New Orleans Saints Slammed in Bounty Scandal
The New Orleans Saints received heavy penalties from the National Football League in punishment for years of rewarding players for injuring opponents.
ESPN (“NFL hammers Saints for bounties“):
The NFL came down hard on the New Orleans Saints on Wednesday.
Saints coach Sean Payton has been suspended for one year, former defensive coordinator Gregg Williams was suspended indefinitely, general manager Mickey Loomis was suspended for the first eight regular-season games, the team was fined $500,000 and lost two second-round draft picks (one in 2012 and ’13) as a result of a bounty program conducted by the team during the 2009-11 seasons.
Saints assistant coach Joe Vitt also was suspended six games and fined $100,000. The NFL said in its statement that the suspensions for Payton, Loomis and Vitt are without pay.
Payton’s suspension is effective April 1. Commissioner Roger Goodell will meet with Williams after the 2012 season and determine the coach’s status.
“We are all accountable and responsible for player health and safety and the integrity of the game,” Goodell said in a statement announcing the punishments. “We will not tolerate conduct or a culture that undermines those priorities. No one is above the game or the rules that govern it. Respect for the game and the people who participate in it will not be compromised. “A combination of elements made this matter particularly unusual and egregious,” Goodell said. “When there is targeting of players for injury and cash rewards over a three-year period, the involvement of the coaching staff, and three years of denials and willful disrespect of the rules, a strong and lasting message must be sent that such conduct is totally unacceptable and has no place in the game.”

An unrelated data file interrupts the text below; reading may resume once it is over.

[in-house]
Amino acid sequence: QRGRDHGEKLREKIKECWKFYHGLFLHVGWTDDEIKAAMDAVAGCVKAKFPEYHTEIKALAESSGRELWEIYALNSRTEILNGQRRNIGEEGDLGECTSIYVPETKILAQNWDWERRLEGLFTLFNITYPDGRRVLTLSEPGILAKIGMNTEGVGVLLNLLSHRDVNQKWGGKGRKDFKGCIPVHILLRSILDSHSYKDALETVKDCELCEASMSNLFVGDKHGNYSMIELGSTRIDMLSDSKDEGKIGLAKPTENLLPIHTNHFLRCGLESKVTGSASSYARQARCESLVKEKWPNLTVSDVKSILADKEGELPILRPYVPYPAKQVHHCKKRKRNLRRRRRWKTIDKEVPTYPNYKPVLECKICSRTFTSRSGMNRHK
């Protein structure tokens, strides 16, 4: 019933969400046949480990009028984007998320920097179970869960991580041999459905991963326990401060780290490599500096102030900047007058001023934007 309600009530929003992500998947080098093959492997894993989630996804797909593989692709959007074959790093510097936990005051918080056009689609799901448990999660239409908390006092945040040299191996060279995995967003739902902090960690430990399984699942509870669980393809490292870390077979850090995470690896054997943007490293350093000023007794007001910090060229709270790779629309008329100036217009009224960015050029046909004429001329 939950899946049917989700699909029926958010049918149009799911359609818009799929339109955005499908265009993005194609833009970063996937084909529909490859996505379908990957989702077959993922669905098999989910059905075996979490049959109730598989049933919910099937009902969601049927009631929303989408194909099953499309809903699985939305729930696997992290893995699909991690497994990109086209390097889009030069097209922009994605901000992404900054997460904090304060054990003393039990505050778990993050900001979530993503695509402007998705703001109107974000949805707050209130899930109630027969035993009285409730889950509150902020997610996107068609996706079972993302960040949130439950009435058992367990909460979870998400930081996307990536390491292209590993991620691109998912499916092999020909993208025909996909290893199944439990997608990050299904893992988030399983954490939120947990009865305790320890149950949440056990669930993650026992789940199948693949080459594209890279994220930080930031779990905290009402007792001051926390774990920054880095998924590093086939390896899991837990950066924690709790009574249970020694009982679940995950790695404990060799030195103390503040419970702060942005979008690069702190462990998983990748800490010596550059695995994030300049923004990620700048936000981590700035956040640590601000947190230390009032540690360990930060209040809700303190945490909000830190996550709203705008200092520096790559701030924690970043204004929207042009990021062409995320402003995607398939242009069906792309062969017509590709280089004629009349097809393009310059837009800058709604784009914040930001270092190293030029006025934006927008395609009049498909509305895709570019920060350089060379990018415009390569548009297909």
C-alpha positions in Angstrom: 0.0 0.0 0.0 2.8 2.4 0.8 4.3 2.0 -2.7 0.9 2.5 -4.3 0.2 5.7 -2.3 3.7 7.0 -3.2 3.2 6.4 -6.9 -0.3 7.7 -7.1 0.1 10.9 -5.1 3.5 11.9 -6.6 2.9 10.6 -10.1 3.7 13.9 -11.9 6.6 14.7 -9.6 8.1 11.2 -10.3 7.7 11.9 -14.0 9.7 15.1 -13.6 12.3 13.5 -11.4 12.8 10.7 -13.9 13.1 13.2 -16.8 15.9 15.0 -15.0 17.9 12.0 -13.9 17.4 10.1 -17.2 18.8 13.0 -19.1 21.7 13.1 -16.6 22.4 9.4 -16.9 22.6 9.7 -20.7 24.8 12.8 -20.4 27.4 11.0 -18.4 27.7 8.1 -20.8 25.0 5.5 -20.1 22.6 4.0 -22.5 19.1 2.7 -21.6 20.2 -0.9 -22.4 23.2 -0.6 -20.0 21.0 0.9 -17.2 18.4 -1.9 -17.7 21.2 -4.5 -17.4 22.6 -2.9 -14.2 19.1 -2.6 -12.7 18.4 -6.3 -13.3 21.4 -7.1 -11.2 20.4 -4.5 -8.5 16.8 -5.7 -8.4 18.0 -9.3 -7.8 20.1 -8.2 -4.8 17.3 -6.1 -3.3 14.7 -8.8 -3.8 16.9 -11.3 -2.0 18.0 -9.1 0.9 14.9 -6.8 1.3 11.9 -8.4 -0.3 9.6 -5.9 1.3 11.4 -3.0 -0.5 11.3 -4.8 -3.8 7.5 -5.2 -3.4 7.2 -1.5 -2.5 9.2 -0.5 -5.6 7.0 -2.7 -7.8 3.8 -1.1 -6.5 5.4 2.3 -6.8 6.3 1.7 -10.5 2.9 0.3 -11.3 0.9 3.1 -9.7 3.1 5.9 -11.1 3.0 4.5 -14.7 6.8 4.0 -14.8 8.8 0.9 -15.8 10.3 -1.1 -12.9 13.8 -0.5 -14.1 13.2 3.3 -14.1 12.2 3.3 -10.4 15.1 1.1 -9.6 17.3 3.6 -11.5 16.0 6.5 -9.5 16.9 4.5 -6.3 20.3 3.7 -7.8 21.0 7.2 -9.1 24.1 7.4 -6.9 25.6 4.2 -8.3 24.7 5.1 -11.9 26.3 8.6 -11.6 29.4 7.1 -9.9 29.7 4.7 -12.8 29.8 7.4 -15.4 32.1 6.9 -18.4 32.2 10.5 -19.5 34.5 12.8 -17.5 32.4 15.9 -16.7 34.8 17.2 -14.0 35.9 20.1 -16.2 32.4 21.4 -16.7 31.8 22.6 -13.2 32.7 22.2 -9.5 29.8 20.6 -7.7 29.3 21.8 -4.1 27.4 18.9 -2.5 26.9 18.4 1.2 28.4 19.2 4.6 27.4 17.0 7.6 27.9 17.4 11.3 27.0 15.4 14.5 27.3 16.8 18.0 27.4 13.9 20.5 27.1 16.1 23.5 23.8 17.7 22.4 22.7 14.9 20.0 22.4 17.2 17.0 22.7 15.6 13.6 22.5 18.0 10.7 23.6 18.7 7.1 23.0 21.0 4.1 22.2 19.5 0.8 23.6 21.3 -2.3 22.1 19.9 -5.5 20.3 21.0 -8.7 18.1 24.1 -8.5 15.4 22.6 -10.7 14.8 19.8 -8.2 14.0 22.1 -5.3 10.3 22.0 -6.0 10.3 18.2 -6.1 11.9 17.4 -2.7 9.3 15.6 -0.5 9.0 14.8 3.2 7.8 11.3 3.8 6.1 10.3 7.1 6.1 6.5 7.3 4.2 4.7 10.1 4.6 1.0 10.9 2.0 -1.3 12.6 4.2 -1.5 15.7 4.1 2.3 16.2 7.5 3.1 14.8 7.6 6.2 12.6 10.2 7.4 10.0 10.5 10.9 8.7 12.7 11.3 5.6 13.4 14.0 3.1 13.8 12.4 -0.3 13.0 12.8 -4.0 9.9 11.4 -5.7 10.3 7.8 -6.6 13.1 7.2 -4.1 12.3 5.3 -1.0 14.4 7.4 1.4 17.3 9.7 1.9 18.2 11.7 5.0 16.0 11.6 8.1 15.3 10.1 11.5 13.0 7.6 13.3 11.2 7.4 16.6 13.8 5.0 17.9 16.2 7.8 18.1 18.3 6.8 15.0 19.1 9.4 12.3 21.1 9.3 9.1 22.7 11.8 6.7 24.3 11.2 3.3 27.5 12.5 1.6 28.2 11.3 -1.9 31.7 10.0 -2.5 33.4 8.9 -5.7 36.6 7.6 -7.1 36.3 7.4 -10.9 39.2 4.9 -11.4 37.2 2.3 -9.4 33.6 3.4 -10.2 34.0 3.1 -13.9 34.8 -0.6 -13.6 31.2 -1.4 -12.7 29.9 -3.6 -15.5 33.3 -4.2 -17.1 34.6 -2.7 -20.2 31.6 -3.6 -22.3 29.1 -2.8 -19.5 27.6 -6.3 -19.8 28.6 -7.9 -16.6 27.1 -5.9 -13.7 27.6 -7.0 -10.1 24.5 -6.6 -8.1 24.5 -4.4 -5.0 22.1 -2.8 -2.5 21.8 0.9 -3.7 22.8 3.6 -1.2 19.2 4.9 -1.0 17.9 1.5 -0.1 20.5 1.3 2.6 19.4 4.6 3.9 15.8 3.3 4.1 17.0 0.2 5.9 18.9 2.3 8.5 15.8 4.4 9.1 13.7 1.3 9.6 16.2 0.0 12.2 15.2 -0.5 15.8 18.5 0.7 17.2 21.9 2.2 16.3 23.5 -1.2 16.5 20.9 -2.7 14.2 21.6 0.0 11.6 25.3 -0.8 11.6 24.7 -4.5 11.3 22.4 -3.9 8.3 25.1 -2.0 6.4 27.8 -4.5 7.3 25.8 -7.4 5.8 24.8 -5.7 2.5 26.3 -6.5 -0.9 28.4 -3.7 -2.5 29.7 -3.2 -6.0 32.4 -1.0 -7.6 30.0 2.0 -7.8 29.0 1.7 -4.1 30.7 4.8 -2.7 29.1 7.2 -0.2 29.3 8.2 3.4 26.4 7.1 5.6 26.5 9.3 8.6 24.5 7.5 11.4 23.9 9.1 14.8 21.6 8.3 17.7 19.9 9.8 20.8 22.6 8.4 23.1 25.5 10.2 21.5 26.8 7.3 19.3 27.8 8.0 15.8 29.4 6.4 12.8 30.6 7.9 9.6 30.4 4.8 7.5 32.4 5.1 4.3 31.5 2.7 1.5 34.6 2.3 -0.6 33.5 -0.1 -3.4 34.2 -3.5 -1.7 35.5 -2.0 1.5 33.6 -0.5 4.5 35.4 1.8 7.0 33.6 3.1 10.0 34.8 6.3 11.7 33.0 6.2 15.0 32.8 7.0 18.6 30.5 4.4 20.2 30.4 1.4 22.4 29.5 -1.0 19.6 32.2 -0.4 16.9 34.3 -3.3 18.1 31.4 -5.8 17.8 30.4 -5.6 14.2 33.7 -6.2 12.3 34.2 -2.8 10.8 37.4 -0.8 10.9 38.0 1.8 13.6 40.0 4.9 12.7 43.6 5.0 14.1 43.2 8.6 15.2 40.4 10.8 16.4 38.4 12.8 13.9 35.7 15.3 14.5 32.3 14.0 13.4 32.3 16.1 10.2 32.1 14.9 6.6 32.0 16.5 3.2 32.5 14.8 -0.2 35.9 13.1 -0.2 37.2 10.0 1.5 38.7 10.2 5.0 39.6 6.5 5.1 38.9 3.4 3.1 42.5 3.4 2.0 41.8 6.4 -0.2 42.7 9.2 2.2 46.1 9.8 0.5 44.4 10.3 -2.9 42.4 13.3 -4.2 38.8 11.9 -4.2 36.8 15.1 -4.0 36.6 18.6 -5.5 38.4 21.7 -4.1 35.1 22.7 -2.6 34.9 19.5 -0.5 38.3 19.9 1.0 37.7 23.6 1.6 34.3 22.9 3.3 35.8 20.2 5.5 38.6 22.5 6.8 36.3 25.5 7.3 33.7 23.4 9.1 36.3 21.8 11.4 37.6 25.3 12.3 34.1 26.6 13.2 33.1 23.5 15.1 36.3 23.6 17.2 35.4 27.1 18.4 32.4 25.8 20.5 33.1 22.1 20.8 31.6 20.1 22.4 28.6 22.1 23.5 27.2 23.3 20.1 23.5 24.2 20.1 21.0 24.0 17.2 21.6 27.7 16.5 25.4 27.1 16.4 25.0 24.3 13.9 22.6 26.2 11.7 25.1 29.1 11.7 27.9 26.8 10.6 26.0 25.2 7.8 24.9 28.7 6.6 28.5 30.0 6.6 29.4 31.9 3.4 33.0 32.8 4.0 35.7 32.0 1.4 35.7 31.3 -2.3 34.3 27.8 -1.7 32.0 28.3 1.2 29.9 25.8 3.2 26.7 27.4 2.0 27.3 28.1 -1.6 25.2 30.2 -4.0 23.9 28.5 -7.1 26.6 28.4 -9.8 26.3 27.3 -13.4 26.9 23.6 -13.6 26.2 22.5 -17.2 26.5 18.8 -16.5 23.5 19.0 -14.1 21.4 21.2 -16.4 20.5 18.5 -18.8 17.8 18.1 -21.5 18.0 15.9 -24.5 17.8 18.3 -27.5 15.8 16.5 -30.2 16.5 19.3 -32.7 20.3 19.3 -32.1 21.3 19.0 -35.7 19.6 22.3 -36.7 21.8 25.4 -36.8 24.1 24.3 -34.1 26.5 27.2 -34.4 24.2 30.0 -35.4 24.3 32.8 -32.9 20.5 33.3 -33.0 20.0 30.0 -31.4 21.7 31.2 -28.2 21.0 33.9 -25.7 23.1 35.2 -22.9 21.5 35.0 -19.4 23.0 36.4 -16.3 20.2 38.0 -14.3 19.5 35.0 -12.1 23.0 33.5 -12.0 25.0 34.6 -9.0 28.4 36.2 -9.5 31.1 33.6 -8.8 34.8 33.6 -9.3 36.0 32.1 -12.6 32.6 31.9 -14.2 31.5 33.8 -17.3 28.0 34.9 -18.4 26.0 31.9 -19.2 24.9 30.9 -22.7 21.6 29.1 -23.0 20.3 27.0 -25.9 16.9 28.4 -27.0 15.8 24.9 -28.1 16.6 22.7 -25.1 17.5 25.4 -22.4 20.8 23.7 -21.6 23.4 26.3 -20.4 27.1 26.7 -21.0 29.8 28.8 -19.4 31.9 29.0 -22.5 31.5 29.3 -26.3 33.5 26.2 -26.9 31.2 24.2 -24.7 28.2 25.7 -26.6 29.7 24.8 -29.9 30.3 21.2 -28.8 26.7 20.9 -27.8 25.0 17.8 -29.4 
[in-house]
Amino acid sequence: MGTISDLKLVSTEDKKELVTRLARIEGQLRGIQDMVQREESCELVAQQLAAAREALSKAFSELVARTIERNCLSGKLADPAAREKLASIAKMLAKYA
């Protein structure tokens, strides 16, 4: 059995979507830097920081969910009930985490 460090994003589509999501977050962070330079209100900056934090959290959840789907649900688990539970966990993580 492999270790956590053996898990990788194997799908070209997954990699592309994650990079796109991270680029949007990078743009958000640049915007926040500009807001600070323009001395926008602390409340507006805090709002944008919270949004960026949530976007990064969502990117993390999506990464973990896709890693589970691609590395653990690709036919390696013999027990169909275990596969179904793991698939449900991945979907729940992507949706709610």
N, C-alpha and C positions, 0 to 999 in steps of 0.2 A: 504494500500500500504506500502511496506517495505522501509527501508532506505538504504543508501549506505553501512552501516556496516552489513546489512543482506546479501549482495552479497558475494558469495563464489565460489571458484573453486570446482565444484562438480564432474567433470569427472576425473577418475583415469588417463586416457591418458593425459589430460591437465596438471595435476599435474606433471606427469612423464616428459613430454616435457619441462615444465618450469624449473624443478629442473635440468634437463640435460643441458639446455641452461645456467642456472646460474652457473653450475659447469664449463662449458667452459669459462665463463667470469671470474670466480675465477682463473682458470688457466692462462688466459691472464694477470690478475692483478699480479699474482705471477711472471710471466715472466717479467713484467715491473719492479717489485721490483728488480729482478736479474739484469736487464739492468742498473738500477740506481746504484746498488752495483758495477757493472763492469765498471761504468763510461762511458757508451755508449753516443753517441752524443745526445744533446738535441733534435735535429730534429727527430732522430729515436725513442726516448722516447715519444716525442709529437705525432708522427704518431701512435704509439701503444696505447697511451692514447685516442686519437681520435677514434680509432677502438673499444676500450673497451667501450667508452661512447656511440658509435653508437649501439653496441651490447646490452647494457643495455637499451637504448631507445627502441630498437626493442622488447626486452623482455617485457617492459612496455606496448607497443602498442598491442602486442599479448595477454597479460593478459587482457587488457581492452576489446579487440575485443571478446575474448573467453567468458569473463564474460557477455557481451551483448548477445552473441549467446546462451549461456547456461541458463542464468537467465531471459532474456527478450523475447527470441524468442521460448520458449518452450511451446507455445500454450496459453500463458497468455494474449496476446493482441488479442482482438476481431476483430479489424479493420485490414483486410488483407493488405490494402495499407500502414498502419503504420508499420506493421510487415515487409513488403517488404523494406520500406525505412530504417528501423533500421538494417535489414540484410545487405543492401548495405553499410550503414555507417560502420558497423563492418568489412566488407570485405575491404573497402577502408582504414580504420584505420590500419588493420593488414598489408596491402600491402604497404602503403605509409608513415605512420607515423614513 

Contrast this with the penalties handed down for the Spygate controversy:
Goodell fined the New England Patriots $250,000 and their coach, Bill Belichick, $500,000 for the Spygate scandal in 2007, when the team was caught illegally videotaping the Jets’ sideline. New England also was stripped of a first-round draft pick.
That Williams, a serial offender and the ringleader here, got an indefinite suspension is the right move here. Most were predicting a year but the actions were flagrant and over the course of many years and many teams.
Most thought Payton would just get four games, so missing an entire season is brutal. Then again, four games is what the League assesses against players for violating the drug policy. A full season sends a very strong message, indeed.
By contrast, a measly two second round picks strikes me as light. My guess is that Goodell would have confiscated their 1st rounder if they hadn’t already traded it away (ironically enough, to the Patriots). Still, a 2nd this year and next year’s 1st would have been a stronger message.
Similarly, a $500,000 fine for the team is rather light. To be sure, the available evidence is that the owner knew nothing about the bounties and ordered them stopped once he found out. But the same was true in Spygate and the team got $250,000. Considering individual players get fines of $25,000 or $50,000 for an illegal hit–often one rendered illegal only by the vagaries of the opponent changing body positions before impact–it sends a weak signal charging so little to a billionaire owner.